As I look over the first sort, I recall several having trouble getting started simply because the equations were in different forms.  Once they realized putting them in similar forms would allow for easier comparisons.  I gave them the categories for the sort, but I wonder how they would have sorted them had I chosen an open sort?  One reason I chose to use the lesson’s headings was because a couple served as quick reviews of checking to see if a point was on the line and how to find the x-intercept.

Would a better assessment be to create equations (not in slope-intercept form) to fit it given categories?

# Just Tell Us the Answer! No.

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I was curious how my Geometry students would handle Fawn’s Staircases and Steepness Task.  I will be honest, since it was high school, and slope is no longer an introductory concept, I was afraid it would be too simple…

I was wrong.

The discussion and sharing were so worthwhile!  This is a keeper task.  I shared it with other geometry teachers, fingers crossed they’ll give it a try!

About 1/3 of students used protractors.  When asked why they chose to measure angles…some replied it just made sense (was that intuitiveness coming through?), one student stated it took the math out of it? Huh? He explained if he had chosen to measure height and base, there was more of a chance of making a mistake…twice because there are 2 measures.

Was it because it was open, choose your own measure tool/strategy, that allowed them to think without it being so ‘mathy’???

1/3 of students measured the segment (hypotenuse) length.  But when asked if it confirmed their rankings, several realized they needed to adapt their plan.

The remaining students used a classic slope height/base.  Some wondered if measuring each step would result in the same value as the entire staircase.

Here are measures shared by 3 students.  The top angle measures confirmed her ranking, but a classmate wondered “if its least steep to steepest, it would make more sense to me for the steeper to have the larger angle measure.”  So the discussion led, where did she get her measures and how are they related to student CWs?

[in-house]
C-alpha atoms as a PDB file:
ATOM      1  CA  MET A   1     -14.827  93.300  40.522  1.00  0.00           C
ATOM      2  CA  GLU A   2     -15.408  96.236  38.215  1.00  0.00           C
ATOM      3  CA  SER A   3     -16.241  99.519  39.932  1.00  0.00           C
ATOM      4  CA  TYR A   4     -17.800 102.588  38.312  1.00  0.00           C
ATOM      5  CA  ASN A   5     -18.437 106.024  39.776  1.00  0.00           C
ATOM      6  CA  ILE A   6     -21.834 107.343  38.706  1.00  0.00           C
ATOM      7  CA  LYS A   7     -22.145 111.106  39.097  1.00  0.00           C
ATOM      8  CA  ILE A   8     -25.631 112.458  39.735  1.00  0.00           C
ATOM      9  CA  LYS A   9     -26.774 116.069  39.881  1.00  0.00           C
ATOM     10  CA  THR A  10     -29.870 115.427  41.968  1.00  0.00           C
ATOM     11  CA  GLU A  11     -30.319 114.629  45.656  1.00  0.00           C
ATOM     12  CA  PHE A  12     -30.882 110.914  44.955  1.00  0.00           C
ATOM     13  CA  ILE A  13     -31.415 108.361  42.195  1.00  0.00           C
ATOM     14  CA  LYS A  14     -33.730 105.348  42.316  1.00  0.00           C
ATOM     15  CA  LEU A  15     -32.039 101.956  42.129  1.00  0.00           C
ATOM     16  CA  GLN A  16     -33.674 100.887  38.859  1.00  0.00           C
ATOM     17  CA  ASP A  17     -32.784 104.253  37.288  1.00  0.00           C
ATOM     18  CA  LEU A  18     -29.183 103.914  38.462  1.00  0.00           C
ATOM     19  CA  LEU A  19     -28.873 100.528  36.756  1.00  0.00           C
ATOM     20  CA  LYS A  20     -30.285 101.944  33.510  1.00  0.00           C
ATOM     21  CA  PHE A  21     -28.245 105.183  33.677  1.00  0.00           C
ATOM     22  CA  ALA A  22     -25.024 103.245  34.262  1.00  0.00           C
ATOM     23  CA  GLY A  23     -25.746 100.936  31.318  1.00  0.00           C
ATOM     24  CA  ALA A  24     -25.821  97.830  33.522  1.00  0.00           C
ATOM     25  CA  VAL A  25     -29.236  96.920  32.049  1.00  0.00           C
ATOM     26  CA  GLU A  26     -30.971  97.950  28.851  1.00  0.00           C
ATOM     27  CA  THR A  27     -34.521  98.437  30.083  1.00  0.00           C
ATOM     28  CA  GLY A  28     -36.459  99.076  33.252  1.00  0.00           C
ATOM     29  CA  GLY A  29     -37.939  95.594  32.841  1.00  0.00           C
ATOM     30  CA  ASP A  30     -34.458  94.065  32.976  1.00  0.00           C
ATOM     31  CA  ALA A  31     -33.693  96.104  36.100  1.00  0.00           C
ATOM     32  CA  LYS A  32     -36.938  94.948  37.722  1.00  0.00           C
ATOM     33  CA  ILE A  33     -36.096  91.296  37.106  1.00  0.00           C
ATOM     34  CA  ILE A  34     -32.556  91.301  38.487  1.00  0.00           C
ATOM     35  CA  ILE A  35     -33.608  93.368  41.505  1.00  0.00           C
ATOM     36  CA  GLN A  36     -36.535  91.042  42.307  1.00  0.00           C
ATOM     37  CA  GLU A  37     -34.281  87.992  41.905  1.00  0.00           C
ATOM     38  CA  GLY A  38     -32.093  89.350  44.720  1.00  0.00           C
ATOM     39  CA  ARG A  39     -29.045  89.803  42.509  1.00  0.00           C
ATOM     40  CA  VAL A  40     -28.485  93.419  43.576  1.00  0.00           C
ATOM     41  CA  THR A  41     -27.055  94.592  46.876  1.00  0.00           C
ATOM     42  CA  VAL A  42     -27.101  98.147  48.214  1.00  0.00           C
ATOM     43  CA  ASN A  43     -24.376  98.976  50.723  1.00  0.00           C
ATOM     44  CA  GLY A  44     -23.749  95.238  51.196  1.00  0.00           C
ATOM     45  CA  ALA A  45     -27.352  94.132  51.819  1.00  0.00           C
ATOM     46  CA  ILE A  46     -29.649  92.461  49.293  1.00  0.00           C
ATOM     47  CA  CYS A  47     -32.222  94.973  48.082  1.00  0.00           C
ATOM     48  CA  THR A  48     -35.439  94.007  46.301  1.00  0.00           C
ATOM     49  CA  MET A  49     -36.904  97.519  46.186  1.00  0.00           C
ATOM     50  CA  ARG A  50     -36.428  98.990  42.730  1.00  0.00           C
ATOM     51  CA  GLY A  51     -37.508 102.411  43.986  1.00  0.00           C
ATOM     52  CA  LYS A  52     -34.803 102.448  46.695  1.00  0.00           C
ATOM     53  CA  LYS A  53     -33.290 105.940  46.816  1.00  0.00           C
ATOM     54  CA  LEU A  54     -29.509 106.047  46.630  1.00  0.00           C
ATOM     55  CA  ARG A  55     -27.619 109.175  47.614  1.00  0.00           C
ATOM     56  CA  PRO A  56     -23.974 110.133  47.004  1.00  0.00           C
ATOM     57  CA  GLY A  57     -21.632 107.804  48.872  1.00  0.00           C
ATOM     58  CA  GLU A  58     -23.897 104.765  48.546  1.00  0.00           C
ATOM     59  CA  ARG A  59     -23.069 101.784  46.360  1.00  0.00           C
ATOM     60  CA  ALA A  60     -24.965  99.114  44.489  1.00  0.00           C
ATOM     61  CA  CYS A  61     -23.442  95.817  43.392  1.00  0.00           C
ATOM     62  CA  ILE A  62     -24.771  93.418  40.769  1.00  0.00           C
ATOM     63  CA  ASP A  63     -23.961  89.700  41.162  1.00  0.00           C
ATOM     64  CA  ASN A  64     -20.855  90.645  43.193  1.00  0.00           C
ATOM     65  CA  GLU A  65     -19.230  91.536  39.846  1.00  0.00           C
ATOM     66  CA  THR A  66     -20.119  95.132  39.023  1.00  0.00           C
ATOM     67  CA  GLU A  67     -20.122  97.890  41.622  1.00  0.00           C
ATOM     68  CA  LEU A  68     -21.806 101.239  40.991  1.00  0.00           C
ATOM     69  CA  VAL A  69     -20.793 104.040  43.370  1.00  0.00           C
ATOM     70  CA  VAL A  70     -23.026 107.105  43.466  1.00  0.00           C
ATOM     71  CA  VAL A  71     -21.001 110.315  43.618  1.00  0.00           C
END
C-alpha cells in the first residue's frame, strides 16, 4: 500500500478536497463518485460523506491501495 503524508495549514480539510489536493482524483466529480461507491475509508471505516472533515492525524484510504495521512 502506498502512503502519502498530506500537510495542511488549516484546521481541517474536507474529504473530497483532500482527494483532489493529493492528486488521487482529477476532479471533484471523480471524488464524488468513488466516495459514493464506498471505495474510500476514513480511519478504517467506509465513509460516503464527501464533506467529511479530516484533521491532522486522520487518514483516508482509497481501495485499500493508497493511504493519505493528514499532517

There are some errors in measurements shown.  But what made this task so great, they wanted to know who was right.  And were furious when I would not tell them.  I told them I didn’t have a key, that they needed to revisit their measures and be ready to defend their rankings with measures that confirmed.  Could they critique their classmates reasoning?

With a bit more sharing, they all agreed there was a relationship between the rise/run, step height/step base and the angle measures.  I asked if they had ever heard of Trig Ratios.  Some said yes, in 8th grade, so hard! Others stated it sounded difficult.

What is trigonometry anyway? Lets break it down.  Tri-gono-metry.  They recognized tri as 3 and metry as a measure, but gono is from gonia which is angle…3 angle measures…hello! That has to do with triangle measures!  Connecting it back to a sketch a student shared and another said there’s mini triangles in each step of the staircase.

Anyway, I am rambling, but I shared the idea of tangent and explained that it is simply the ratios they used to measure their steepness.  We did a few examples, connecting to angle measures- using 45º as a reference. Thinking of our angle as a hinge on a door and looking at different ratios for different angles.

I hope to pull some of their examples and share more in a later post.  But when a student tells you thank you because you made it simple for them to “see it”…that makes it worthwhile.  In reality, I didn’t make it simple.  It was already simple.  I only provided a task (thanks, Fawn!),  that helped them see the connection for themselves.